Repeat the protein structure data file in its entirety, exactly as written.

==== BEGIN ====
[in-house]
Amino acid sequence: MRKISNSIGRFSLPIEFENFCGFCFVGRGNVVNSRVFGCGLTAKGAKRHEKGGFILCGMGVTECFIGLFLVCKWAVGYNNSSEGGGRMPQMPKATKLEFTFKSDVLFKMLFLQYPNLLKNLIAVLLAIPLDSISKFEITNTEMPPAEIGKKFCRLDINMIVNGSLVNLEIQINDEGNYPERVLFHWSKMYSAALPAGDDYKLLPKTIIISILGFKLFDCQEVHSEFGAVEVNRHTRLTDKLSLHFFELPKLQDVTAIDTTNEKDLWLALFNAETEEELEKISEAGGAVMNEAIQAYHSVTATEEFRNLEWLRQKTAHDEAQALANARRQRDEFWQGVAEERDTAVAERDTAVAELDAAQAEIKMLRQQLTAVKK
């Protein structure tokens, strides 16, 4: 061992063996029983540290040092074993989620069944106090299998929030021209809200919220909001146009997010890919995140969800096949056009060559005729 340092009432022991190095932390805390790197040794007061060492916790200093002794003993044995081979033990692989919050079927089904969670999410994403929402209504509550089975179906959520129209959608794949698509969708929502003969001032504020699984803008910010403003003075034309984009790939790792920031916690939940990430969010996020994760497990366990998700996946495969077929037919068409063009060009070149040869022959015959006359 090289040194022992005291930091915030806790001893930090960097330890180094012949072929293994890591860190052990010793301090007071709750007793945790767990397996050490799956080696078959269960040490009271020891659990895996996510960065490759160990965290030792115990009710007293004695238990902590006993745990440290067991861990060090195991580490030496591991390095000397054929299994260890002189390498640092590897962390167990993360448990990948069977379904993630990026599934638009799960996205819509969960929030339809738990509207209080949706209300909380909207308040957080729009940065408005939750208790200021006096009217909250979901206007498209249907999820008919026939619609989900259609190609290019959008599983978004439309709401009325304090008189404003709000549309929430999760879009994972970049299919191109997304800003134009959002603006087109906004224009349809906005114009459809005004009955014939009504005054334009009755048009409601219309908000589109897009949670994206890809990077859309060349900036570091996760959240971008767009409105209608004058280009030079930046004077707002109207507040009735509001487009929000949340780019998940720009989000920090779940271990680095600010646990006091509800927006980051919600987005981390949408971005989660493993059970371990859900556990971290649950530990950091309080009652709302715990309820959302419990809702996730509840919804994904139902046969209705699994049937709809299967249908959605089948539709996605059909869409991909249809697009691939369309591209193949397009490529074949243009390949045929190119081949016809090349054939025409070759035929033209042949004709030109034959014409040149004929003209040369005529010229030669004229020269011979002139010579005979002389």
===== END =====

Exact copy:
[in-house]
Amino acid sequence: MRKISNSIGRFSLPIEFENFCGFCFVGRGNVVNSRVFGCGLTAKGAKRHEKGGFILCGMGVTECFIGLFLVCKWAVGYNNSSEGGGRMPQMPKATKLEFTFKSDVLFKMLFLQYPNLLKNLIAVLLAIPLDSISKFEITNTEMPPAEIGKKFCRLDINMIVNGSLVNLEIQINDEGNYPERVLFHWSKMYSAALPAGDDYKLLPKTIIISILGFKLFDCQEVHSEFGAVEVNRHTRLTDKLSLHFFELPKLQDVTAIDTTNEKDLWLALFNAETEEELEKISEAGGAVMNEAIQAYHSVTATEEFRNLEWLRQKTAHDEAQALANARRQRDEFWQGVAEERDTAVAERDTAVAELDAAQAEIKMLRQQLTAVKK
């Protein structure tokens, strides 16, 4: 061992063996029983540290040092074993989620069944106090299998929030021209809200919220909001146009997010890919995140969800096949056009060559005729 340092009432022991190095932390805390790197040794007061060492916790200093002794003993044995081979033990692989919050079927089904969670999410994403929402209504509550089975179906959520129209959608794949698509969708929502003969001032504020699984803008910010403003003075034309984009790939790792920031916690939940990430969010996020994760497990366990998700996946495969077929037919068409063009060009070149040869022959015959006359 090289040194022992005291930091915030806790001893930090960097330890180094012949072929293994890591860190052990010793301090007071709750007793945790767990397996050490799956080696078959269960040490009271020891659990895996996510960065490759160990965290030792115990009710007293004695238990902590006993745990440290067991861990060090195991580490030496591991390095000397054929299994260890002189390498640092590897962390167990993360448990990948069977379904993630990026599934638009799960996205819509969960929030339809738990509207209080949706209300909380909207308040957080729009940065408005939750208790200021006096009217909250979901206007498209249907999820008919026939619609989900259609190609290019959008599983978004439309709401009325304090008189404003709000549309929430999760879009994972970049299919191109997304800003134009959002603006087109906004224009349809906005114009459809005004009955014939009504005054334009009755048009409601219309908000589109897009949670994206890809990077859309060349900036570091996760959240971008767009409105209608004058280009030079930046004077707002109207507040009735509001487009929000949340780019998940720009989000920090779940271990680095600010646990006091509800927006980051919600987005981390949408971005989660493993059970371990859900556990971290649950530990950091309080009652709302715990309820959302419990809702996730509840919804994904139902046969209705699994049937709809299967249908959605089948539709996605059909869409991909249809697009691939369309591209193949397009490529074949243009390949045929190119081949016809090349054939025409070759035929033209042949004709030109034959014409040149004929003209040369005529010229030669004229020269011979002139010579005979002389």